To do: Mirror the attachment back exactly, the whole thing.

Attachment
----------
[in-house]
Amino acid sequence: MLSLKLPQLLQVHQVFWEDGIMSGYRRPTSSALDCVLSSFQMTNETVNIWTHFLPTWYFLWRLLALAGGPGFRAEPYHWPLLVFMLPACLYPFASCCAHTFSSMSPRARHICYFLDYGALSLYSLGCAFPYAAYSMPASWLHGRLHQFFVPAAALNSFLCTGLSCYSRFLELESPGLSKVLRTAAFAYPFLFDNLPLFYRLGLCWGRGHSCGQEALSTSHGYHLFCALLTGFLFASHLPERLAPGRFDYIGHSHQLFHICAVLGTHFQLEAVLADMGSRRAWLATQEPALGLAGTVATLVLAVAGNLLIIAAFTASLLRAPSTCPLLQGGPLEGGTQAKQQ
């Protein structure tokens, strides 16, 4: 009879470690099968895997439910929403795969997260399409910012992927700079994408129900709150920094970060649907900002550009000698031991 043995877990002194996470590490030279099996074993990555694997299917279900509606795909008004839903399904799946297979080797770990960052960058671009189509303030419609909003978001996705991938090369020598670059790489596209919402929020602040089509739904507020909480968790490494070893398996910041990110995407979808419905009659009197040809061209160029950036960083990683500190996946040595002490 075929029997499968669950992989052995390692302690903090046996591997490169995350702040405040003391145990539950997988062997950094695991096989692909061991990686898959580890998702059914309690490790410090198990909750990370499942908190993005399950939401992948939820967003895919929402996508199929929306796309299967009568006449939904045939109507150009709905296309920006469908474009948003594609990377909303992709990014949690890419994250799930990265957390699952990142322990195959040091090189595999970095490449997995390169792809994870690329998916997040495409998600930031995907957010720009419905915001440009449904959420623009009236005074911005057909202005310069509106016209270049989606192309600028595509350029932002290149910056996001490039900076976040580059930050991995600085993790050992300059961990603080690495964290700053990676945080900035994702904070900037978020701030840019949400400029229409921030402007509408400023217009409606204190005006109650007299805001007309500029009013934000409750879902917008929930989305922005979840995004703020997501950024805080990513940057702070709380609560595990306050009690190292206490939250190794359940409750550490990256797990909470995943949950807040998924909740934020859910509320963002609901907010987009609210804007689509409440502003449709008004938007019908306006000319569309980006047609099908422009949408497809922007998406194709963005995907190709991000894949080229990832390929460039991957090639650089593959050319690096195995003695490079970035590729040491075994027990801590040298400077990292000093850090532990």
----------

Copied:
[in-house]
Amino acid sequence: MLSLKLPQLLQVHQVFWEDGIMSGYRRPTSSALDCVLSSFQMTNETVNIWTHFLPTWYFLWRLLALAGGPGFRAEPYHWPLLVFMLPACLYPFASCCAHTFSSMSPRARHICYFLDYGALSLYSLGCAFPYAAYSMPASWLHGRLHQFFVPAAALNSFLCTGLSCYSRFLELESPGLSKVLRTAAFAYPFLFDNLPLFYRLGLCWGRGHSCGQEALSTSHGYHLFCALLTGFLFASHLPERLAPGRFDYIGHSHQLFHICAVLGTHFQLEAVLADMGSRRAWLATQEPALGLAGTVATLVLAVAGNLLIIAAFTASLLRAPSTCPLLQGGPLEGGTQAKQQ
């Protein structure tokens, strides 16, 4: 009879470690099968895997439910929403795969997260399409910012992927700079994408129900709150920094970060649907900002550009000698031991 043995877990002194996470590490030279099996074993990555694997299917279900509606795909008004839903399904799946297979080797770990960052960058671009189509303030419609909003978001996705991938090369020598670059790489596209919402929020602040089509739904507020909480968790490494070893398996910041990110995407979808419905009659009197040809061209160029950036960083990683500190996946040595002490 075929029997499968669950992989052995390692302690903090046996591997490169995350702040405040003391145990539950997988062997950094695991096989692909061991990686898959580890998702059914309690490790410090198990909750990370499942908190993005399950939401992948939820967003895919929402996508199929929306796309299967009568006449939904045939109507150009709905296309920006469908474009948003594609990377909303992709990014949690890419994250799930990265957390699952990142322990195959040091090189595999970095490449997995390169792809994870690329998916997040495409998600930031995907957010720009419905915001440009449904959420623009009236005074911005057909202005310069509106016209270049989606192309600028595509350029932002290149910056996001490039900076976040580059930050991995600085993790050992300059961990603080690495964290700053990676945080900035994702904070900037978020701030840019949400400029229409921030402007509408400023217009409606204190005006109650007299805001007309500029009013934000409750879902917008929930989305922005979840995004703020997501950024805080990513940057702070709380609560595990306050009690190292206490939250190794359940409750550490990256797990909470995943949950807040998924909740934020859910509320963002609901907010987009609210804007689509409440502003449709008004938007019908306006000319569309980006047609099908422009949408497809922007998406194709963005995907190709991000894949080229990832390929460039991957090639650089593959050319690096195995003695490079970035590729040491075994027990801590040298400077990292000093850090532990």